Salem provides a detailed account of the Coptic contribution to the revolution and goes a long way in explaining their positioning at this point in time. For him blaming the Coptics for Shafiq is like blaming SCAF for hijacking the revolution:
“[B]oth are attempts to deflect personal responsibility and deny the simple truth that had the revolutionaries united behind one leader or presidential candidate, they would’ve easily won this election and been in the run-off already, with the Coptic vote firmly behind them. But no, it’s not our fault that we chose shitty candidates and ignored their plight for over a year, it’s their fault for picking the least of all evils to them.”
It seems the ‘revolutionaries’ are having a hard time right now. KarmaMole is in “AWE” over the revolutionaries who are shocked by Shafik’s 25% vote pointing out that the regime regularly gave Mubarak 99% so why the surprise? After all Shafik has the support of SCAF? http://bit.ly/Jv1bwD.
“We all know the cases filed against his campaign alleging CSF and Police were given multiple ID's to vote for him, we also know that he violated 'electoral silence' BLATANTLY by publishing ads after the silence was imposed.......We also know that his campaign spent FAR more than the 10 million LE he was allowed to spend. We also have Jimmy Carter, who said yesterday in his lecture at the Opera that:
1. They faced more restrictions on their monitoring than they had in over 90 other elections over the last 20 years all around the world, and...
2. That the SPEC in Egypt has more power than similar committees have ANYWHERE in the WORLD, and ...”
Finally, Issandr el Amrani who edits The Arabist asks why Egyptians should accept the elections. Dismissing the PEC [Presidential Elections Commission"> as untrustworthy and lacking creditability, he points to the real issue which leaves the ‘revolutionaries’ somewhat out in the cold - but remember they have been there before!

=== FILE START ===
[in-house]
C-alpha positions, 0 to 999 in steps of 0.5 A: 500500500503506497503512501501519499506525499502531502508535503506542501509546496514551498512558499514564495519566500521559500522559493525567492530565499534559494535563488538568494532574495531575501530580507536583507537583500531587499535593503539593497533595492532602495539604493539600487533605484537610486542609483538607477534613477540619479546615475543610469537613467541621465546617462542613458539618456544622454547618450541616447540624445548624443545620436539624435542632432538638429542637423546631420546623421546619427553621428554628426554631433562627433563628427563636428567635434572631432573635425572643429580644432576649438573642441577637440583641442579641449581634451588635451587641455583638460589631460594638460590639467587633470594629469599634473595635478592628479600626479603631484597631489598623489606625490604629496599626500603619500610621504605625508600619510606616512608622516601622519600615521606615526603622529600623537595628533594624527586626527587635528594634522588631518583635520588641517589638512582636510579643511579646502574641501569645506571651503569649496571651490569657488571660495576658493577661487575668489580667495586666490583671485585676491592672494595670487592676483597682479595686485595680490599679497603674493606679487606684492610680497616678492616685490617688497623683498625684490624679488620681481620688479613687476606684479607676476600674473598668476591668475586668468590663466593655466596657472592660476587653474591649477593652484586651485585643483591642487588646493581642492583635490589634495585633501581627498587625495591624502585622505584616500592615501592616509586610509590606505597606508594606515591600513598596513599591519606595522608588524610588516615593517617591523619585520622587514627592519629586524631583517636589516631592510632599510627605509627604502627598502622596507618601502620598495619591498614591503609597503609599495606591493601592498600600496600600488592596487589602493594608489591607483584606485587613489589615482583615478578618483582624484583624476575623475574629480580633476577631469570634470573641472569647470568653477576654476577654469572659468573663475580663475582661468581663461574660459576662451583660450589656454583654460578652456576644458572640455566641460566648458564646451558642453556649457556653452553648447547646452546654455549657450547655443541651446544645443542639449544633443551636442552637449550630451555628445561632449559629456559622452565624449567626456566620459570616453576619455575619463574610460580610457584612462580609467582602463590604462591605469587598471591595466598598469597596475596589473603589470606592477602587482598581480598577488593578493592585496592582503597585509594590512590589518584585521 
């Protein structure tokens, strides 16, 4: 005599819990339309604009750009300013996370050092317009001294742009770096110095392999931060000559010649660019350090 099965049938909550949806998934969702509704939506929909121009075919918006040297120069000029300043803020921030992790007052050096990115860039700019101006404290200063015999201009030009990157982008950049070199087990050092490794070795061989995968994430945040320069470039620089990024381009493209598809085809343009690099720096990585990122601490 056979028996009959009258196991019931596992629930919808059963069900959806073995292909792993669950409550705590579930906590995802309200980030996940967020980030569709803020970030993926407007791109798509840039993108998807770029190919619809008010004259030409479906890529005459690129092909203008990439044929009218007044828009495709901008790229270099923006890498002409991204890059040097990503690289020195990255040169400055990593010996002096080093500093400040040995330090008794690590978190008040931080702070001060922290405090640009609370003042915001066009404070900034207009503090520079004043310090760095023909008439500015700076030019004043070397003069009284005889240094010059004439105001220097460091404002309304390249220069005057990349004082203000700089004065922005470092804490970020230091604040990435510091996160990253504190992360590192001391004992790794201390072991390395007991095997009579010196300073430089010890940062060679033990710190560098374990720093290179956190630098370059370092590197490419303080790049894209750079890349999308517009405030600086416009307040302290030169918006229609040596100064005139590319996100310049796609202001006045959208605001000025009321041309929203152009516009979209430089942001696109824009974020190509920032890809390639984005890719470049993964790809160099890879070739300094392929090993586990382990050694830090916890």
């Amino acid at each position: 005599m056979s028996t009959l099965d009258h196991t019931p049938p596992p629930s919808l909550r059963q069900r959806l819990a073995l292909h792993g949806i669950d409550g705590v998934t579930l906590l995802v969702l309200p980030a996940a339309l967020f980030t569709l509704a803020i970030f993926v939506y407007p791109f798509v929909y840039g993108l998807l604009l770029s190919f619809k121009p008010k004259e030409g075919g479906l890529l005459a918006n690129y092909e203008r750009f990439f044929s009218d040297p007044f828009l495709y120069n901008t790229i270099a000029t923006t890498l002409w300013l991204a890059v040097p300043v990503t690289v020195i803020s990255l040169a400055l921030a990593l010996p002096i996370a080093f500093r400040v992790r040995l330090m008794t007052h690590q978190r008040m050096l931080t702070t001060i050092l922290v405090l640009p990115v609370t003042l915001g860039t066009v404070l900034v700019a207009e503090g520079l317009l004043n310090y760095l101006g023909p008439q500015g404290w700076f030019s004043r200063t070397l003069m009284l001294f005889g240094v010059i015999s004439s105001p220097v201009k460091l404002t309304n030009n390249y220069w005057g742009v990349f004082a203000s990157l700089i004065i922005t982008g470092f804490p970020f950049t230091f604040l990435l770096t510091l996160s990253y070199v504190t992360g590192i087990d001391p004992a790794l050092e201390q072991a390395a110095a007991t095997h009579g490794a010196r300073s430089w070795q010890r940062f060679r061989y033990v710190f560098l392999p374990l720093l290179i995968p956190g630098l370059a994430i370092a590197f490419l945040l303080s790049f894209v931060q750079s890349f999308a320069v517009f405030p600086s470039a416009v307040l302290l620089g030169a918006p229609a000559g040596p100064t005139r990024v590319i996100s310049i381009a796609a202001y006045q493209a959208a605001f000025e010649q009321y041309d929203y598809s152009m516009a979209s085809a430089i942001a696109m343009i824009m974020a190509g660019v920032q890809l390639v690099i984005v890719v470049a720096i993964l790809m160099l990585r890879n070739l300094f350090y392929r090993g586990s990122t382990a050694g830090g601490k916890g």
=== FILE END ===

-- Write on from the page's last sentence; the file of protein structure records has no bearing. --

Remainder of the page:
“[T]o what extent will the political leaders that supposedly represent the protestors will push the delegitimization of the elections, and how the Muslim Brotherhood (which has alleged fraud but not filed any complaints, perhaps afraid to lose its spot on the runoff) will position itself between the protest movement and the state.
The revolutionaries were right that no constitution should be written, and no election held, under the rule of generals who served Hosni Mubarak. They didn't care about the current interim constitution because it itself has little legitimacy, and the transition has been so mangled as to barely make sense anymore. They never received much backing from political leaders, however (including Aboul Fotouh and Sabbahi until now, since they have rejected the PEC's ruling), unless you count Mohamed ElBaradei's boycott of the election and rejection of the transition process (but he too only half-heartedly called on the generals to step down).”
Meanwhile, The Alliance of Egypt’s Revolutionaries is calling for a demonstrations to:
“[D]eclare the political isolation of presidential candidate Ahmed Shafiq and demanding the toppling of what it called the "new Mubarak regime”.
Too many people have been killed, detained traumatized, beaten - too much struggle has taken place in the last 16 months for the revolution not to continue. The aim was to transform Egypt - for this, there is still a very long way to go.